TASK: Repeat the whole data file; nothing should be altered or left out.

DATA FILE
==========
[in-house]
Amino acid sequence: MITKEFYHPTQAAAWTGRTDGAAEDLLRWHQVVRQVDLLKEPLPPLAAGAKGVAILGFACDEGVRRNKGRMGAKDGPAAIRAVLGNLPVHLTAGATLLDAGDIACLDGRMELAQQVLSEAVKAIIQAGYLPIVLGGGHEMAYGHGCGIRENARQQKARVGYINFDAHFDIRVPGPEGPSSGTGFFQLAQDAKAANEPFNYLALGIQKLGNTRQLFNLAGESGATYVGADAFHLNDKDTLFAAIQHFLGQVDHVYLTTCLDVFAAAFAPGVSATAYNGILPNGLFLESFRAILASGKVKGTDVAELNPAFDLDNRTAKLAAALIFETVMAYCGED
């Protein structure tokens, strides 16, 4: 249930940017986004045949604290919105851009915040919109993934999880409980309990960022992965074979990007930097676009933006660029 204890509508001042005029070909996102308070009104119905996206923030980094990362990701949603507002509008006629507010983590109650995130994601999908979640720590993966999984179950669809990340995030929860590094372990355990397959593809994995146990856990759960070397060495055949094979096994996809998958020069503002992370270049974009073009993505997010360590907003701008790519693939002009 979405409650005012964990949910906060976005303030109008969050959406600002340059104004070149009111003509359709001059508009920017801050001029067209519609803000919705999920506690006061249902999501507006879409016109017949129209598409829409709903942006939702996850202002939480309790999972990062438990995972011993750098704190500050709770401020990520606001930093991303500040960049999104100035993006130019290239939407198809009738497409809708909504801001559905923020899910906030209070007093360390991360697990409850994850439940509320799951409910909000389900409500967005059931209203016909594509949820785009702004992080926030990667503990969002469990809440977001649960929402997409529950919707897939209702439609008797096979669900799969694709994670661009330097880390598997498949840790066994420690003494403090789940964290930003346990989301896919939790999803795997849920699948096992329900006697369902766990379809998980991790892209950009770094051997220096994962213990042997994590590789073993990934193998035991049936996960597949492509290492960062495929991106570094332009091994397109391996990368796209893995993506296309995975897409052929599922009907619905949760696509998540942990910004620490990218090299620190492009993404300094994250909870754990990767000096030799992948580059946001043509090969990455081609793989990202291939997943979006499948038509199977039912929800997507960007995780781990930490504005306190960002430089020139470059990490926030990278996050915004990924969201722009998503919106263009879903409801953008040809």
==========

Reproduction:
[in-house]
Amino acid sequence: MITKEFYHPTQAAAWTGRTDGAAEDLLRWHQVVRQVDLLKEPLPPLAAGAKGVAILGFACDEGVRRNKGRMGAKDGPAAIRAVLGNLPVHLTAGATLLDAGDIACLDGRMELAQQVLSEAVKAIIQAGYLPIVLGGGHEMAYGHGCGIRENARQQKARVGYINFDAHFDIRVPGPEGPSSGTGFFQLAQDAKAANEPFNYLALGIQKLGNTRQLFNLAGESGATYVGADAFHLNDKDTLFAAIQHFLGQVDHVYLTTCLDVFAAAFAPGVSATAYNGILPNGLFLESFRAILASGKVKGTDVAELNPAFDLDNRTAKLAAALIFETVMAYCGED
């Protein structure tokens, strides 16, 4: 249930940017986004045949604290919105851009915040919109993934999880409980309990960022992965074979990007930097676009933006660029 204890509508001042005029070909996102308070009104119905996206923030980094990362990701949603507002509008006629507010983590109650995130994601999908979640720590993966999984179950669809990340995030929860590094372990355990397959593809994995146990856990759960070397060495055949094979096994996809998958020069503002992370270049974009073009993505997010360590907003701008790519693939002009 979405409650005012964990949910906060976005303030109008969050959406600002340059104004070149009111003509359709001059508009920017801050001029067209519609803000919705999920506690006061249902999501507006879409016109017949129209598409829409709903942006939702996850202002939480309790999972990062438990995972011993750098704190500050709770401020990520606001930093991303500040960049999104100035993006130019290239939407198809009738497409809708909504801001559905923020899910906030209070007093360390991360697990409850994850439940509320799951409910909000389900409500967005059931209203016909594509949820785009702004992080926030990667503990969002469990809440977001649960929402997409529950919707897939209702439609008797096979669900799969694709994670661009330097880390598997498949840790066994420690003494403090789940964290930003346990989301896919939790999803795997849920699948096992329900006697369902766990379809998980991790892209950009770094051997220096994962213990042997994590590789073993990934193998035991049936996960597949492509290492960062495929991106570094332009091994397109391996990368796209893995993506296309995975897409052929599922009907619905949760696509998540942990910004620490990218090299620190492009993404300094994250909870754990990767000096030799992948580059946001043509090969990455081609793989990202291939997943979006499948038509199977039912929800997507960007995780781990930490504005306190960002430089020139470059990490926030990278996050915004990924969201722009998503919106263009879903409801953008040809």